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In a crisis, double down on user needs

Matt Edgar, Associate Director of Design and User Research at NHS Digital, explains why user centred design is vital in a pandemic – not a ‘nice to have’ – in the first NHS Digital Design Matters blog post.

Photo of Matt Edgar

Responding to the coronavirus pandemic has been one of the biggest challenges the NHS has had to face since its inception in 1948.

NHS Digital has been at the forefront of the drive to improve services through data and technology and the pandemic has accelerated those changes faster than we ever expected.

However, despite the pace and pressure we are dealing with, we are still determined to put people at the heart of everything we do.

Everyone wants to enable better patient outcomes and make best use of scarce healthcare resources. This can only happen when services meet user needs, are inclusive, easy to adopt and easy to use.

There is no substitute for hearing first-hand from people, especially those whose life experiences are very different from our own.

I’m sure you can point to cases where a lack of user research has resulted in the opposite: substandard services, wasting time that staff and patients don’t have, and money that taxpayers can’t afford.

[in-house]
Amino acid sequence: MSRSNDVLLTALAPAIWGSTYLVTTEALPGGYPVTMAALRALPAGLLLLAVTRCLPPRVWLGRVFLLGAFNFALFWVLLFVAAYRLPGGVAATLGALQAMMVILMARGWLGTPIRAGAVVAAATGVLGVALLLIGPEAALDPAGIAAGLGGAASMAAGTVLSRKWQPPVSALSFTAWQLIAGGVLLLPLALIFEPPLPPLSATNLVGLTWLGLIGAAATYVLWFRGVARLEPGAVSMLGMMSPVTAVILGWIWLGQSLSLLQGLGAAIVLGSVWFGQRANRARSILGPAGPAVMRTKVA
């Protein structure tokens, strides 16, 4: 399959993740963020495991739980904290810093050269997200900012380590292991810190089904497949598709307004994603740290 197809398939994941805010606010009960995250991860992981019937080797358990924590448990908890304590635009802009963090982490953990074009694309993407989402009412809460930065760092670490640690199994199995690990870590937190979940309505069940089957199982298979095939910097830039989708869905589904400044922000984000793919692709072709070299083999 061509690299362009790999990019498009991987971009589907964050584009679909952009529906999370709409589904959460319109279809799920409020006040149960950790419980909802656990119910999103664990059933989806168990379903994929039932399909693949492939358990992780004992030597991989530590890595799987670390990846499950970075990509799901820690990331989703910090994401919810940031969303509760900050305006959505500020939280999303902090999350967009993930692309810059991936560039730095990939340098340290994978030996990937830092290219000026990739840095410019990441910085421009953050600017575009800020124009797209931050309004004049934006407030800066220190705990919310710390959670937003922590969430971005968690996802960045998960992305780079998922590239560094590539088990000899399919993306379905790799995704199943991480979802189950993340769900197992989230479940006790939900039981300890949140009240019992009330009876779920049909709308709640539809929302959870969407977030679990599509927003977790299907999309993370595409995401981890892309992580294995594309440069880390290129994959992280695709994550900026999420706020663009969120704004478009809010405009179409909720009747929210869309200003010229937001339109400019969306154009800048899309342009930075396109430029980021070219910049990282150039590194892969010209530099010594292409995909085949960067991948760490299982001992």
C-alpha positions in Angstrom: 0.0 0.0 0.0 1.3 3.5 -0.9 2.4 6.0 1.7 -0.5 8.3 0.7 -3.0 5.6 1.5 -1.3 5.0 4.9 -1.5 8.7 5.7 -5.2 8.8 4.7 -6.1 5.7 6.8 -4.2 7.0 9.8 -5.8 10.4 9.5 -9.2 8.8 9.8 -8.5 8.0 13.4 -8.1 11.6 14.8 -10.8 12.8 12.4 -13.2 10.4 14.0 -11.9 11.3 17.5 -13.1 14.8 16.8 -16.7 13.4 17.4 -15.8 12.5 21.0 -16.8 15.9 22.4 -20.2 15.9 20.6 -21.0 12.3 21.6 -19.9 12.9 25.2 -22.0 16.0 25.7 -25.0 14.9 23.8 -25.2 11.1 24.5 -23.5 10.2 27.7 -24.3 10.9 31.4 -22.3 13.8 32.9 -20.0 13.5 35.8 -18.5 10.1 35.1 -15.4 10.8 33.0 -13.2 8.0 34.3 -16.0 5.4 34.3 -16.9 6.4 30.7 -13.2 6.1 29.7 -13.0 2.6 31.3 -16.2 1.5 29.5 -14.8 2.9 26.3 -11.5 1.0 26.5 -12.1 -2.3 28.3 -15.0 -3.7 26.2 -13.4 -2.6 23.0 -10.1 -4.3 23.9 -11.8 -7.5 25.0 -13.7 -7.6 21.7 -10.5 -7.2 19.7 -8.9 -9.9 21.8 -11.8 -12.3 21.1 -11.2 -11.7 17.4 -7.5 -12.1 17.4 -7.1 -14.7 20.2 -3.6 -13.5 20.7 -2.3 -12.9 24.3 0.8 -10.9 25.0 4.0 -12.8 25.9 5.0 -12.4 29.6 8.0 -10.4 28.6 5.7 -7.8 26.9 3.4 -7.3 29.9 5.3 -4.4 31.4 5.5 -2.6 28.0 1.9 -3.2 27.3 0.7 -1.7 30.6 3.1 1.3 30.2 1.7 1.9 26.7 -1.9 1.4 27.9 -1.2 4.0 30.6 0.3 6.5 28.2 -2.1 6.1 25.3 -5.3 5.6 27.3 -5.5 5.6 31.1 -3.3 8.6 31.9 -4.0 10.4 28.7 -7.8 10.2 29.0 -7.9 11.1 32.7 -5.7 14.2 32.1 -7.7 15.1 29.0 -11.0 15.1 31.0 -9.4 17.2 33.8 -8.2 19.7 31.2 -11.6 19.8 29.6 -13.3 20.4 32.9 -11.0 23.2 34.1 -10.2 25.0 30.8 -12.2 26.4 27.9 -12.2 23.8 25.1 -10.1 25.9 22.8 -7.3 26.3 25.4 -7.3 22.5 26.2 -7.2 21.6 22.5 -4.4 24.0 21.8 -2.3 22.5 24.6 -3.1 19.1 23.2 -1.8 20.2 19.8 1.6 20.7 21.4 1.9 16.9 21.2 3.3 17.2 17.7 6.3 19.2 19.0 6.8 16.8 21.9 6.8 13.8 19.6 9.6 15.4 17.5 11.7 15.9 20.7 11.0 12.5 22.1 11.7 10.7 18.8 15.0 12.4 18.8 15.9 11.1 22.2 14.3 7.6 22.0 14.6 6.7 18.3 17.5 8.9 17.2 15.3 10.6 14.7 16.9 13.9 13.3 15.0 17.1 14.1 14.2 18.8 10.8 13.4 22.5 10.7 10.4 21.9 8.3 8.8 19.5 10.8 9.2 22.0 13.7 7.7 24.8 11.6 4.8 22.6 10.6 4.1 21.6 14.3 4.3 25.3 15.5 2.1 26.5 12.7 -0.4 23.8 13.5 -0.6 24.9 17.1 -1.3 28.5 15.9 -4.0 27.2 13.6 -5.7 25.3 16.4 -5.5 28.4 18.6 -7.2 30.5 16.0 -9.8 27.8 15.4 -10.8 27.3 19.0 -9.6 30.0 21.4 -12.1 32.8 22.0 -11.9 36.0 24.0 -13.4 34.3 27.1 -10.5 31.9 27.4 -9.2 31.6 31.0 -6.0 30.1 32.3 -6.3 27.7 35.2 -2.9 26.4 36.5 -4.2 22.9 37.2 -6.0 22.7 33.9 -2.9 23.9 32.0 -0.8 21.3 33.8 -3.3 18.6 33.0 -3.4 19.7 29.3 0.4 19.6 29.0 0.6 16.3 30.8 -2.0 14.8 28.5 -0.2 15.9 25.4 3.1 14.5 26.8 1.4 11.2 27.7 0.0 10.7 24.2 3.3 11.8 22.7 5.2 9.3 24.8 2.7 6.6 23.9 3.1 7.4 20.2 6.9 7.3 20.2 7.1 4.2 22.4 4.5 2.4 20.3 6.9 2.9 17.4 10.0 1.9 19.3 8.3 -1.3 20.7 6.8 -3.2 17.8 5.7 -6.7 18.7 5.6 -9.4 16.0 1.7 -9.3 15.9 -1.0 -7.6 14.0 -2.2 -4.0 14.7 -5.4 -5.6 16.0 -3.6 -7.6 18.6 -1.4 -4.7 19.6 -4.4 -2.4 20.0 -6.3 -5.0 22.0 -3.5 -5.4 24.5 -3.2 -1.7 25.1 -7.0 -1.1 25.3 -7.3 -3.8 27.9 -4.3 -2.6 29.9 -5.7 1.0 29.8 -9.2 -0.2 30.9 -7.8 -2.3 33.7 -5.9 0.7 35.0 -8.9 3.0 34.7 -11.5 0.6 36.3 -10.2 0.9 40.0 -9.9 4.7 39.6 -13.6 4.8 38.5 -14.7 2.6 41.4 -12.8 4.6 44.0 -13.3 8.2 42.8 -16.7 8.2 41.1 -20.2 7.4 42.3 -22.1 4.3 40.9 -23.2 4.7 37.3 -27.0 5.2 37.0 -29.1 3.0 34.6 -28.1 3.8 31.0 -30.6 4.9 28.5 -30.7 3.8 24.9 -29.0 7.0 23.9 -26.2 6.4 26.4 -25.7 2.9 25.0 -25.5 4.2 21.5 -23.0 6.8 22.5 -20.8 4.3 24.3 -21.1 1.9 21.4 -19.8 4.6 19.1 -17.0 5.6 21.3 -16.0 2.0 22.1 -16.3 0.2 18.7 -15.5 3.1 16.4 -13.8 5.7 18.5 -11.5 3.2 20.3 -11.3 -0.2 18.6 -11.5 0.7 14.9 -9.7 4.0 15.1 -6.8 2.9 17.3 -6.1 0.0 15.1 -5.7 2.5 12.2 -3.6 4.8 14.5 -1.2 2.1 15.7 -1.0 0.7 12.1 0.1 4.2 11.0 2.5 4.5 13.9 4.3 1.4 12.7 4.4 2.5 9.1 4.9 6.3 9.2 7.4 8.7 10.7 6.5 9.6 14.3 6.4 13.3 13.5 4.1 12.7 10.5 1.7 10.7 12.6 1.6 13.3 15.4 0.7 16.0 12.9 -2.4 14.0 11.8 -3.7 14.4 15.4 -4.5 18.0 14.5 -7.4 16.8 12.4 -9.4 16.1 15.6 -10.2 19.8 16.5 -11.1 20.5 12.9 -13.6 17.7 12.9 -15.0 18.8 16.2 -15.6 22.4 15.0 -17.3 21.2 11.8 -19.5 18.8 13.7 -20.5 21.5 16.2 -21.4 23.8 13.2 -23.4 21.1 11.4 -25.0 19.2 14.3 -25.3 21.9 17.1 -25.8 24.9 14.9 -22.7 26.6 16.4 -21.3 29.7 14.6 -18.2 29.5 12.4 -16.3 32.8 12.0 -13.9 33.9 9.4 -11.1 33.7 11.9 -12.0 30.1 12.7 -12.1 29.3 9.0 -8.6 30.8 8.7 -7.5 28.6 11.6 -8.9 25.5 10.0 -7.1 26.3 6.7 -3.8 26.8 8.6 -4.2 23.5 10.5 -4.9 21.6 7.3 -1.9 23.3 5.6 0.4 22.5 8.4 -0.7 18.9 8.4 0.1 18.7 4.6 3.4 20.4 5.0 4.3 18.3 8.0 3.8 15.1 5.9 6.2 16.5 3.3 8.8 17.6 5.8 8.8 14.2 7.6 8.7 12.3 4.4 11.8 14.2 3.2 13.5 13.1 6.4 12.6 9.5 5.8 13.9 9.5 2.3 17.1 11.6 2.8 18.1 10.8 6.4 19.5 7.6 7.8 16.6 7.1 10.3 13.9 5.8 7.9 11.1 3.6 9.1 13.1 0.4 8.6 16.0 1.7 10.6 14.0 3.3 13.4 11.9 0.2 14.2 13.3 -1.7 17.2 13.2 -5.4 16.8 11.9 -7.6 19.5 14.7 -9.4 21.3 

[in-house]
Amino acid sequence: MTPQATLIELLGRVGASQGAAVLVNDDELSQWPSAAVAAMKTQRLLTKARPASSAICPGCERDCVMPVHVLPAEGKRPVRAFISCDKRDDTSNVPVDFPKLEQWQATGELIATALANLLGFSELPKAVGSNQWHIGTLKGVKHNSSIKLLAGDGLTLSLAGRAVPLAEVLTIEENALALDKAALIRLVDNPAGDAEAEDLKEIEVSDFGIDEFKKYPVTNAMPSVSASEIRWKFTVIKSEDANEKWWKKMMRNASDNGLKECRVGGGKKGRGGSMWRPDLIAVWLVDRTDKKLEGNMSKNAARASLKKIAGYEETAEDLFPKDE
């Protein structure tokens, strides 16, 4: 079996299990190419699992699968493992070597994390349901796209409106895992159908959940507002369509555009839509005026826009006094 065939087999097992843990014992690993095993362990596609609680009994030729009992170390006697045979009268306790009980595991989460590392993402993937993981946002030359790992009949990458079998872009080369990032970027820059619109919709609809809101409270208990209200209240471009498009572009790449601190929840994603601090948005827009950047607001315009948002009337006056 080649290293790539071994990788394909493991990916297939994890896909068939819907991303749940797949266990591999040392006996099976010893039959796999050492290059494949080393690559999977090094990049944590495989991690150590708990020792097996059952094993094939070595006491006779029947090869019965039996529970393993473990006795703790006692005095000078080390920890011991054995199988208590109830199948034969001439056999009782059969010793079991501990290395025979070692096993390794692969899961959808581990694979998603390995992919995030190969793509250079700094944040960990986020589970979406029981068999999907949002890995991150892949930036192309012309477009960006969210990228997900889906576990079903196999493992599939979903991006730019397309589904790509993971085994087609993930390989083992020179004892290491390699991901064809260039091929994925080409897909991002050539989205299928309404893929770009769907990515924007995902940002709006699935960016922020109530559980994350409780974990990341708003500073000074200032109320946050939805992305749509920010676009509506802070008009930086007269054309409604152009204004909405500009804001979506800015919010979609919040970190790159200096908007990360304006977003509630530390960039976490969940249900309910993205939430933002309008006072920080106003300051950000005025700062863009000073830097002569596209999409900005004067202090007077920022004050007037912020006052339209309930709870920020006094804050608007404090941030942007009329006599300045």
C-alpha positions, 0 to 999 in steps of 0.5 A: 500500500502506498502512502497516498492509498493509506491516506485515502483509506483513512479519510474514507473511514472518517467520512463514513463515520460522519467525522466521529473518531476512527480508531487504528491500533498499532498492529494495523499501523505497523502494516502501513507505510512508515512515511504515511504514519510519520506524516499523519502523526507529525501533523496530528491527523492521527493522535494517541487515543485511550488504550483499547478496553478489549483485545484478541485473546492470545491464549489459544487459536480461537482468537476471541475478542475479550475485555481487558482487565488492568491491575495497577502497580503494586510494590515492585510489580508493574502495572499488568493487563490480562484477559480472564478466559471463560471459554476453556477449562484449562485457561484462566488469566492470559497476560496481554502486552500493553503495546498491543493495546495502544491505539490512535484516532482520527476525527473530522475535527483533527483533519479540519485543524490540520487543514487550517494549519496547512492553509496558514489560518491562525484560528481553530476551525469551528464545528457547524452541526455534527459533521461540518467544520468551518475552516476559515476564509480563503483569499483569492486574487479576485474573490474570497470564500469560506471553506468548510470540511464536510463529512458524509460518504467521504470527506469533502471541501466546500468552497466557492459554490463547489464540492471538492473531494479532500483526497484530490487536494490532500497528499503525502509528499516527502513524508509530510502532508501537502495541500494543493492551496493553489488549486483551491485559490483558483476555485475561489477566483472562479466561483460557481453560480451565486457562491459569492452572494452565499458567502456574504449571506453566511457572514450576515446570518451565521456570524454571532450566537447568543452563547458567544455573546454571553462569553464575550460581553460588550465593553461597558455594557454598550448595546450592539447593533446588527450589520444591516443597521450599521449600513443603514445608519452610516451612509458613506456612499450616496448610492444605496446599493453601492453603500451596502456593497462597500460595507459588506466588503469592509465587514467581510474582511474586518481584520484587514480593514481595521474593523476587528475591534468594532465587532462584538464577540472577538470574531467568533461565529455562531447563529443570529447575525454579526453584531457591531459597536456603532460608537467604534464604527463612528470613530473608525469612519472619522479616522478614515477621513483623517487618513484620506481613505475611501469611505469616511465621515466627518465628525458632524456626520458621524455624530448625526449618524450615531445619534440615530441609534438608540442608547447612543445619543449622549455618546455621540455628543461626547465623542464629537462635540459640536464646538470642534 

Real life is complex, surprising, and more diverse than we can imagine. There is no substitute for hearing first-hand from people, especially those whose life experiences are very different from our own.

The pandemic has brought with it a whole host of challenges and we’ve been busier than ever. Nevertheless, we have been determined to double down on our principle of always putting the user at the heart of what we do.

Our teams at NHS Digital keep on discovering and applying emergent good practices and we think these user-centred design practices apply across the full range of services that we deliver nationally. They are also highly relevant to the many services that are commissioned and delivered locally in health and care systems up and down the country.

Uncovering what is needed

Good user experience starts by uncovering what people really need, in the context of their lives and working environments.

Back in March, our team of user researchers suddenly had to switch from meeting users face to face to doing almost all their research remotely. I’m so proud of how they’ve done this – particularly of their efforts to reach  seldom heard groups in society who are most at risk of being excluded from digital services, such as  people of Black African, Black Caribbean and Asian communities who are disproportionately likely to be affected by coronavirus.

Researching remotely brings limitations. For some research we can’t wait to get safely back to physically meeting with users.

We have, however, also found there are some benefits in our altered ways of working. As a senior leader, it has never been easier to observe primary user research, just by tuning in on Zoom or Microsoft Teams. I’ve been privileged to see and hear people talking about their experiences of healthcare, and to watch them interacting with prototypes of new services, without having to leave my home.